Media tycoon Rupert Murdoch sold ~5% of his family's total stake in News Corp (NWSA) on 20th November through a sale of more than 418k class A shares but he has retained 40% of class B (NWS) shares while his Saudi friend Prince Alwaleed Bin Talal owns 7%. Since class A shares did not have any voting rights anyway, the Murdoch family will remain at helm of the company's affairs.
In other news, News Corp is acquiring a 49% stake in YES Network for an estimated $1.47 billion in which shareholders such as Goldman Sachs (GS) and Providence Equity are executing their exit strategy for a tidy 400% return on their original investment. This implies that the network, essentially built to broadcast New York Yankees games for the next thirty years, is valued at ~$3 billion.
Meanwhile, News Corp has been working to create a newspaper publishing spinoff which will include News International, HarperCollins, and Dow Jones & Company. Now it is looking to acquire publisher Simon & Schuster from CBS Corp (CBS) which would then become a part of HarperCollins. Although several other companies have approached CBS before as well for Simon & Schuster they have walked away due to disagreements in valuation. With a dying industry like printed materials, time is the great humbler of the Picasso Premium. After being forecast for years, 2012 looks to be the year in which the great publishing industry consolidation occurred. The most significant of which was the merger of Pearson, the owner of Financial Times and Penguin Books, with Germany based Bertelsmann, owner of Random House. News Corp itself also wanted to buy Pearson but it chose to merge with Random House instead.
Then in early June this year, News Corp purchased the remaining 50% of the shares of its joint venture with Disney (DIS), the Asian sports network ESPN Star Sports. ESPN Star, in which Disney had the controlling stake, operates in more 24 Asian countries, has 28 networks and is dominated by cricket. Disney on the other hand has clarified that this is not the company's exit strategy from the region rather it wants to pursue new Asian projects solo.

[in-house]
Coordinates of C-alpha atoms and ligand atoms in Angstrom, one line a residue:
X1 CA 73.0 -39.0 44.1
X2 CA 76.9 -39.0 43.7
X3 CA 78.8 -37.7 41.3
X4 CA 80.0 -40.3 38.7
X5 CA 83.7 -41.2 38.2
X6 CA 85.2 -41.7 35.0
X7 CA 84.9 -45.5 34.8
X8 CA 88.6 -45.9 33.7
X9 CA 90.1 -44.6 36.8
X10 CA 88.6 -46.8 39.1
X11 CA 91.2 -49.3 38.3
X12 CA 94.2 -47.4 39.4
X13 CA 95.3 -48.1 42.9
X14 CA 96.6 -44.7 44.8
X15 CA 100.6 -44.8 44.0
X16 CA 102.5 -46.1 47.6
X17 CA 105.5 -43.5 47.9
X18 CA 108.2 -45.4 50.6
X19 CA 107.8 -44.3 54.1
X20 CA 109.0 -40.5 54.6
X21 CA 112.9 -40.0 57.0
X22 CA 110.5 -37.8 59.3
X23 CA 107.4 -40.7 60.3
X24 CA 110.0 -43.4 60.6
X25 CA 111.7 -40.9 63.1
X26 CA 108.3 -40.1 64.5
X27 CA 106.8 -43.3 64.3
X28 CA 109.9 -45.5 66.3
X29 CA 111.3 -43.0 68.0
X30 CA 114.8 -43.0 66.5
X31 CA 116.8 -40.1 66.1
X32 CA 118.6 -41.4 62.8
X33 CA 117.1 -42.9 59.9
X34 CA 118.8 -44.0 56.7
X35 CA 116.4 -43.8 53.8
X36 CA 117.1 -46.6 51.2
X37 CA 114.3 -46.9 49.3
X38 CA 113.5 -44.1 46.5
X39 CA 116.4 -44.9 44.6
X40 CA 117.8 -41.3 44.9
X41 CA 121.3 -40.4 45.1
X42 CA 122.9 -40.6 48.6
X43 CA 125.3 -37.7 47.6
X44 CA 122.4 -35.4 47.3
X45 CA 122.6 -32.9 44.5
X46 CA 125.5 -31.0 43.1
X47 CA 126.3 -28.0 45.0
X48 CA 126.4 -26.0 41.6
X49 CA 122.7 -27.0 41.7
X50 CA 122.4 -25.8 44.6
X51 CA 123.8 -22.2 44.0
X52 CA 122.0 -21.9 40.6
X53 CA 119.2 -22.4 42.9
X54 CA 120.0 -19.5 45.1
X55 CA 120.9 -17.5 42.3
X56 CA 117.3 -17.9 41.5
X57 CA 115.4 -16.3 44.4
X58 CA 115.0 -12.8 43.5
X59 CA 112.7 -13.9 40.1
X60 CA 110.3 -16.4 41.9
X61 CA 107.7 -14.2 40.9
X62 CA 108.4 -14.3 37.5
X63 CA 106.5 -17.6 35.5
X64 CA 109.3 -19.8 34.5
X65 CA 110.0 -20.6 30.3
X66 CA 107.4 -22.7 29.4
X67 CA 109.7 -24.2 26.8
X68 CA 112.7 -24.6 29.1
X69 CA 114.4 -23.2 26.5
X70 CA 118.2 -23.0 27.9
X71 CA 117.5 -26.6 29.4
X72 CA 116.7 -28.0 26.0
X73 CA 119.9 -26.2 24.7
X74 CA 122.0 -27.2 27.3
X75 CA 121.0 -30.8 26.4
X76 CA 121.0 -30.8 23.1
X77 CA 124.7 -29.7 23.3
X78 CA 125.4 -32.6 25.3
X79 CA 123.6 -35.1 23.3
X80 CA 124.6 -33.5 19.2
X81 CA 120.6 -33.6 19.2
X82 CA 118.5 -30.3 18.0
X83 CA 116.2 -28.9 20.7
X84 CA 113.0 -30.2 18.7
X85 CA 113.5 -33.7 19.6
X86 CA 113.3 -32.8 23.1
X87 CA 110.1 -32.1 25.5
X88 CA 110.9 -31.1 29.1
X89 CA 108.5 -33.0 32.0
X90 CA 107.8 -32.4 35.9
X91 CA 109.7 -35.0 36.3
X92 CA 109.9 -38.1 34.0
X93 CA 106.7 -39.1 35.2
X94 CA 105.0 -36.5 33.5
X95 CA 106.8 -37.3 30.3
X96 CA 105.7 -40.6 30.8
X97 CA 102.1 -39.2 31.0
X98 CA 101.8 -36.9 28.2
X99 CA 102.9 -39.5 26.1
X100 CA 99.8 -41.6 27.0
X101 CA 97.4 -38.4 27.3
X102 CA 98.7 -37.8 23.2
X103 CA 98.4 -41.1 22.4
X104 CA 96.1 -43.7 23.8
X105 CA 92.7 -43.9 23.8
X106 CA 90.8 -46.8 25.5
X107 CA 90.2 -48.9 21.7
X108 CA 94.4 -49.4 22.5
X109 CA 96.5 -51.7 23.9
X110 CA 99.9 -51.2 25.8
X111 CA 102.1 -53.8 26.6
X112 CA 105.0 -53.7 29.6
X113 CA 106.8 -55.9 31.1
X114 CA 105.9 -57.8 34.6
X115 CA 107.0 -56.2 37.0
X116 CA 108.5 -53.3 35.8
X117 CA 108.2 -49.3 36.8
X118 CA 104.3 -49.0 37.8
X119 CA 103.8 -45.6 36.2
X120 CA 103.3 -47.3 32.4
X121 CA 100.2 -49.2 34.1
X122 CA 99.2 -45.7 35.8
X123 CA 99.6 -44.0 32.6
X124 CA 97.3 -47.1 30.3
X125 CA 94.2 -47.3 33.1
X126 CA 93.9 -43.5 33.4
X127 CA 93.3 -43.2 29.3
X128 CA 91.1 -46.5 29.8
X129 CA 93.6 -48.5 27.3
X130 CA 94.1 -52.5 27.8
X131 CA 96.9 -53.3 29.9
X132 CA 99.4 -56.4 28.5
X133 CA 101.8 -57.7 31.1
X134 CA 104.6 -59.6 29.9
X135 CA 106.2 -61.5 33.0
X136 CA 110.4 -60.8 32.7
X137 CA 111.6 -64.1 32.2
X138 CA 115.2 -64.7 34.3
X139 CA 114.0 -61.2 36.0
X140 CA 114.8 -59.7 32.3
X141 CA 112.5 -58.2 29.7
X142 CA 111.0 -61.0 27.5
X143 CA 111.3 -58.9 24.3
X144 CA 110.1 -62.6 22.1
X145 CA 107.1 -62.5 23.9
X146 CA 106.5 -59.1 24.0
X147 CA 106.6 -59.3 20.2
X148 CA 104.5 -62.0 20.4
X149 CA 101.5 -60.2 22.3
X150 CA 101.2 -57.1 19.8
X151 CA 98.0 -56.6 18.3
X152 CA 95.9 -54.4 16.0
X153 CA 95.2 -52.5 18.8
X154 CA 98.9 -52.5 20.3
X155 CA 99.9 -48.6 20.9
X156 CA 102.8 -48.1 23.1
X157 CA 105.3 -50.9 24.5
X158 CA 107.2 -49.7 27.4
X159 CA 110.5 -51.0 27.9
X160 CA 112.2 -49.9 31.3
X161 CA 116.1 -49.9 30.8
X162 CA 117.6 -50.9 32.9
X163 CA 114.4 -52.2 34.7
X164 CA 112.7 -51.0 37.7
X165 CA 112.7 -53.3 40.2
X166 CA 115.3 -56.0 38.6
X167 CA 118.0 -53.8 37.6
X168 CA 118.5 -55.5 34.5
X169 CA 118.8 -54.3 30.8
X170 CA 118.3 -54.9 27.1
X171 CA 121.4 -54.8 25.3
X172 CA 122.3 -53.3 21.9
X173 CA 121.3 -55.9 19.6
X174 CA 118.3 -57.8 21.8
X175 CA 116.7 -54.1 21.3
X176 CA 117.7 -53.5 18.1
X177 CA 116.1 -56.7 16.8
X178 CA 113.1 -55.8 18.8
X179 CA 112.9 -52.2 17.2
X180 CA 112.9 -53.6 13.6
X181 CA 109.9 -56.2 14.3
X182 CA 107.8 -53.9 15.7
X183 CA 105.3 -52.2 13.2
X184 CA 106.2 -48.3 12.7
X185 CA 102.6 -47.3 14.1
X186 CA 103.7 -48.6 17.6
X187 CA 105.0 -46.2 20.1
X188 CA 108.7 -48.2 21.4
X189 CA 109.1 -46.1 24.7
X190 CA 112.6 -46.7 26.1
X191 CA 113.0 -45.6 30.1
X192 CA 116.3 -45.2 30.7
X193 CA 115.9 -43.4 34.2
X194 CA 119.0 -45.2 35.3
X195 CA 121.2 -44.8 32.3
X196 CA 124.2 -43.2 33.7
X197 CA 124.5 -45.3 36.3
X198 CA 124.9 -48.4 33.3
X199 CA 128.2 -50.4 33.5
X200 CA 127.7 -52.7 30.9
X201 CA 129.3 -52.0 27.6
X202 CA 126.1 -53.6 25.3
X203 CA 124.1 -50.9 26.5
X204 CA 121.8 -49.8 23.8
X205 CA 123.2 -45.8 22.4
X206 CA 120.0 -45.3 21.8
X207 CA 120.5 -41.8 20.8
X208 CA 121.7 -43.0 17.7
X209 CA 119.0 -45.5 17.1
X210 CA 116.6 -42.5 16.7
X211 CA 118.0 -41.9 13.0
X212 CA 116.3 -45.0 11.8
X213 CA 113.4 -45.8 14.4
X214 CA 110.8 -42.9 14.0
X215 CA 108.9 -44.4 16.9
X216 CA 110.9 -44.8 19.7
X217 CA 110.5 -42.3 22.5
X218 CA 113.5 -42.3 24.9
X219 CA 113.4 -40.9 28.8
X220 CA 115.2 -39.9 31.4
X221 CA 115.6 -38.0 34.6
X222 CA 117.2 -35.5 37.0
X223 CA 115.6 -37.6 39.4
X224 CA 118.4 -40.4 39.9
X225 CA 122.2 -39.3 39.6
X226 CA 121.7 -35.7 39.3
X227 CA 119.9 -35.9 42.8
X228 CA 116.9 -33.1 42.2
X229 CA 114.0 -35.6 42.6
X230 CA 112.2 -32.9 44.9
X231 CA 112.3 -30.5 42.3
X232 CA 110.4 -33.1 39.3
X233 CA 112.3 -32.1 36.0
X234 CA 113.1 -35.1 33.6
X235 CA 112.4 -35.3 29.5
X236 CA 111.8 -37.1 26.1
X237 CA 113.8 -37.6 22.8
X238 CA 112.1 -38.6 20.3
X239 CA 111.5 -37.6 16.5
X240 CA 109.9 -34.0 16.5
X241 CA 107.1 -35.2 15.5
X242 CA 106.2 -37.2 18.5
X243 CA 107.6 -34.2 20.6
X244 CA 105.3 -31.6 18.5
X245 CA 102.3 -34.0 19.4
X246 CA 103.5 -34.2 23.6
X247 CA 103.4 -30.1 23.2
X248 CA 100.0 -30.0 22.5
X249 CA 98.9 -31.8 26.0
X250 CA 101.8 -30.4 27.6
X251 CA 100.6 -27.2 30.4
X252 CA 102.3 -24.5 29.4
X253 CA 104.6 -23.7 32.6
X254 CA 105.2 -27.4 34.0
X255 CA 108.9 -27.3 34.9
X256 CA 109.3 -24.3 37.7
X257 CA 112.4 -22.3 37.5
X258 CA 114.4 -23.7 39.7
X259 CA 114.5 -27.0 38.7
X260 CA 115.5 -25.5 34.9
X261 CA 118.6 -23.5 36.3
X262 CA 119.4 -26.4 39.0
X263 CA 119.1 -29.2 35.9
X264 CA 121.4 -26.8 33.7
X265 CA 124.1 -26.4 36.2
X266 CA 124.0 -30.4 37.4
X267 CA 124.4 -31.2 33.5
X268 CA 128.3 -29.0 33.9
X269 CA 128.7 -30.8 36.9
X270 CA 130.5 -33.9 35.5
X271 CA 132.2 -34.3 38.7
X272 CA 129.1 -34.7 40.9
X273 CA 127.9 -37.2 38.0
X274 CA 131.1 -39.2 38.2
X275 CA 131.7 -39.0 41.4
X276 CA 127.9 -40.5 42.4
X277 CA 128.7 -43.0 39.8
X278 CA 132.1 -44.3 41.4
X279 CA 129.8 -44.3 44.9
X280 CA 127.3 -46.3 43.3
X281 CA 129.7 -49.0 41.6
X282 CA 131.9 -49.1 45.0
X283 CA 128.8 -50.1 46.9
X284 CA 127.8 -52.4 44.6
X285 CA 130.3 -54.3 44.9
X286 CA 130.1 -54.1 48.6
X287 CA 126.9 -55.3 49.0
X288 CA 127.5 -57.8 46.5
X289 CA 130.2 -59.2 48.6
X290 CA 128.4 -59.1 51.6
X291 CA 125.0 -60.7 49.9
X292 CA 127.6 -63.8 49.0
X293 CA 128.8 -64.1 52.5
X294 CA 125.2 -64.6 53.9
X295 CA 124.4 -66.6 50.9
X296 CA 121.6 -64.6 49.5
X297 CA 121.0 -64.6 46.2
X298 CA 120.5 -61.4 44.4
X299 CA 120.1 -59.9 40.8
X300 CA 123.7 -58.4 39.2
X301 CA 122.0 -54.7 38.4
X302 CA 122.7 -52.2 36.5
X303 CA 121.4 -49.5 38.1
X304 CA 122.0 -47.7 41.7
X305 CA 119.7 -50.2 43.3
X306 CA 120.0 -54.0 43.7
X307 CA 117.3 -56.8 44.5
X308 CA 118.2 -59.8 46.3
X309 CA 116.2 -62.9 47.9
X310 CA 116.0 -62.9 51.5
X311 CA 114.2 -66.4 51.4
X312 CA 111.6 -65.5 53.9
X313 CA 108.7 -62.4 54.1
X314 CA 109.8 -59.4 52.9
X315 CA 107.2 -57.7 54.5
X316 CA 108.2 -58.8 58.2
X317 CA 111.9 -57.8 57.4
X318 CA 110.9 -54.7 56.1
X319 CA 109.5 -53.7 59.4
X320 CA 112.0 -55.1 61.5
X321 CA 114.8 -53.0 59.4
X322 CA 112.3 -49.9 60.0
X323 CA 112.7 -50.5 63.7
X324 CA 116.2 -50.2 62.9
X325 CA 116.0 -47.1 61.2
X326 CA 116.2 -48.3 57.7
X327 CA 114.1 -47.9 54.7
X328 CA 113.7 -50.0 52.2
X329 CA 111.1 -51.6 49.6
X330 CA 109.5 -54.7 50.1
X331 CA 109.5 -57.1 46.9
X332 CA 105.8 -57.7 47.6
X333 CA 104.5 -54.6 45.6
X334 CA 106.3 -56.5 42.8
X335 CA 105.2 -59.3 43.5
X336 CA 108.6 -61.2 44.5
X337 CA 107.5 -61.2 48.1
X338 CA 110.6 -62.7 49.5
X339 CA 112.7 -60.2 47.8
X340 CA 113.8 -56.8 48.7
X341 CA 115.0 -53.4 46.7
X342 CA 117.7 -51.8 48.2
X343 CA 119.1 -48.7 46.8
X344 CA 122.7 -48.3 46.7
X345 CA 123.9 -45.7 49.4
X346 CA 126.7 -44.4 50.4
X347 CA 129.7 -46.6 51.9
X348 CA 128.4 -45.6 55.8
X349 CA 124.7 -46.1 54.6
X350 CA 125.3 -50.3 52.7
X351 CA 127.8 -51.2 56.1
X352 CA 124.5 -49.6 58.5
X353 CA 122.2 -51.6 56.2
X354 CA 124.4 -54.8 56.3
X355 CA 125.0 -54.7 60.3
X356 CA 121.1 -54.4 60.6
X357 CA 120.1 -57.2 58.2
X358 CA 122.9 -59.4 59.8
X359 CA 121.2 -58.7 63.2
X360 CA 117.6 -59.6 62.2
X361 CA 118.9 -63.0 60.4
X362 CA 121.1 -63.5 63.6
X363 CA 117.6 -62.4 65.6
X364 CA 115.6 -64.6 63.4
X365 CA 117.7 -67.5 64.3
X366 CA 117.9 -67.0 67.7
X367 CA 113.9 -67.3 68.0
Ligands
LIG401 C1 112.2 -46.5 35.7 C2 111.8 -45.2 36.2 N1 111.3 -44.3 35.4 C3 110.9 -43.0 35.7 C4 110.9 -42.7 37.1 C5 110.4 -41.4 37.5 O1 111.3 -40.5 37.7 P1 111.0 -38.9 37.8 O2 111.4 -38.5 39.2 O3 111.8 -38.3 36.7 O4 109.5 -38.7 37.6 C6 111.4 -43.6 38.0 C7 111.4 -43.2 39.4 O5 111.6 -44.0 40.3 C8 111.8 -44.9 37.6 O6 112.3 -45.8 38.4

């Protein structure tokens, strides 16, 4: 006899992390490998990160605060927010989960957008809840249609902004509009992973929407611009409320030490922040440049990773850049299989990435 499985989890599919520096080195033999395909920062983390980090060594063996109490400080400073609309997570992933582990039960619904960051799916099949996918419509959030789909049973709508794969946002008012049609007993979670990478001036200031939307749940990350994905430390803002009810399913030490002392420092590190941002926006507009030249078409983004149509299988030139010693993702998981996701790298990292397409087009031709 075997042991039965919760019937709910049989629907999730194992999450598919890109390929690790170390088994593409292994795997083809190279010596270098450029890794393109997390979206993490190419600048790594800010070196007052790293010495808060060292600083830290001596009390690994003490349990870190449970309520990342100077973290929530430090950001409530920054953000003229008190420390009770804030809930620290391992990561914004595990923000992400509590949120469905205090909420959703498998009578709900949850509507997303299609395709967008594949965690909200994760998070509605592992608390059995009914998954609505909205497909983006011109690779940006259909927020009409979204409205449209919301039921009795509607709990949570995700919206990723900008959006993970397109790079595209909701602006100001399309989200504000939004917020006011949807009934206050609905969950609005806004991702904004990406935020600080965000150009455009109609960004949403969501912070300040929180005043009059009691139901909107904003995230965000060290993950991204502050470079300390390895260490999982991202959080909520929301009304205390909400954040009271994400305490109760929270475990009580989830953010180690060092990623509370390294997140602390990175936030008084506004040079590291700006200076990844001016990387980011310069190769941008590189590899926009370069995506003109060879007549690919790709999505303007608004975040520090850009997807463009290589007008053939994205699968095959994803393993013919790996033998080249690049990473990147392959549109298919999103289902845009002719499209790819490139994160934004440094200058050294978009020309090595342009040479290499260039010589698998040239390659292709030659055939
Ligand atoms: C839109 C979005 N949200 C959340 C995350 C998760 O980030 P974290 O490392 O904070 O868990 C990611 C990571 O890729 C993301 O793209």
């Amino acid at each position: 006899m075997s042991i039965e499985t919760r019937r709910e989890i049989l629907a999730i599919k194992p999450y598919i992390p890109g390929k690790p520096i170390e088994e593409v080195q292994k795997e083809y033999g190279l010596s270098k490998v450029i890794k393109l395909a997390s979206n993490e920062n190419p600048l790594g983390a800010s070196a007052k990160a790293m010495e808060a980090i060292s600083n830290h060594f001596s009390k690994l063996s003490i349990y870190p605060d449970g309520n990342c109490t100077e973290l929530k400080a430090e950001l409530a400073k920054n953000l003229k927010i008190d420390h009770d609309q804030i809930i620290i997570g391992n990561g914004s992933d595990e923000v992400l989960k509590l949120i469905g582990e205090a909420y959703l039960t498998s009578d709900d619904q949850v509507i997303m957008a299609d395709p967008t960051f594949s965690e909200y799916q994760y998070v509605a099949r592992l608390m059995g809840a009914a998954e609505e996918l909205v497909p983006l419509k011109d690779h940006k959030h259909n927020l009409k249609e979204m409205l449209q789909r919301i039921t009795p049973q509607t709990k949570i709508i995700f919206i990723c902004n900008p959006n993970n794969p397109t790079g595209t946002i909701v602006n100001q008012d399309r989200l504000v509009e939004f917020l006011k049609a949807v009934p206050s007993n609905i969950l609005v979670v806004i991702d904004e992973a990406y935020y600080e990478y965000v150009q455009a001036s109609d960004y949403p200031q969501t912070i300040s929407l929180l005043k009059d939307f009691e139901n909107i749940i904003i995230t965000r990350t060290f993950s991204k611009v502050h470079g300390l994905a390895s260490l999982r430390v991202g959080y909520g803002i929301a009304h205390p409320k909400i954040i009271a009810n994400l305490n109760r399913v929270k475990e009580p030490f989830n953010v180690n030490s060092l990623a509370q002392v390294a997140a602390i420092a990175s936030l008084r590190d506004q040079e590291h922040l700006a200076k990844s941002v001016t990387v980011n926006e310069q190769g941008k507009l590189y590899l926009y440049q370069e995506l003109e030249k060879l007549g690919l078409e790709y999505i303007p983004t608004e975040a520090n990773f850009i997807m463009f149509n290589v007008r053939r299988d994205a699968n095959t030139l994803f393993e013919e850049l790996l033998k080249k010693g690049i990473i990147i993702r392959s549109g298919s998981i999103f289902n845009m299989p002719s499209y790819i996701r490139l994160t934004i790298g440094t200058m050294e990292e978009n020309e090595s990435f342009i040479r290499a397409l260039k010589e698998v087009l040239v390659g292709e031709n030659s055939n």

Enterprise Value (billion)
News Corp has been rallying in the U.S. in the midst of these takeovers with its stock climbing by 36.2% at NASDAQ. However, despite the string of acquisitions by Mr. Murdoch, the phone hacking scandal that broke last year is far from over and looks to once again capture headlines as Judge Brian Leveson will release his inquiry report on 29th November which may lead to new regulations for the U.K.'s press. In addition, the former editors of News International are facing charges of making illegal payments of $160,000 to a British public official between 2007 and 2011. This has raised the possibility of News Corp being charged in the U.S. under the Foreign Corrupt Practices Act (FCPA). The apparent expansion of the company has created an impression that the scandal is now in the past but these new allegations have once again reminded us that Mr. Murdoch's chairman seat is not permanent. They have come at a time when
a) The company was preparing for a spinoff
b) These successful acquisitions had quelled shareholders' call for a new, independent Chairman.
All of these deals make it clear that News Corp realizes that the only way they can have leverage in the broadcast content market with advertisers is to control all of the valuable sporting properties out there because live sports is the only form of entertainment left that requires someone to be in a particular place - in front of his TV/Computer - as a particular time. How else can they guarantee eyeballs to advertisers without that anymore? News? Not unless it's a spontaneous event or natural disaster.
These moves by News Corp are savvy even if they have a short lifespan under the current distribution model. If you control the content it doesn't matter who distributes it.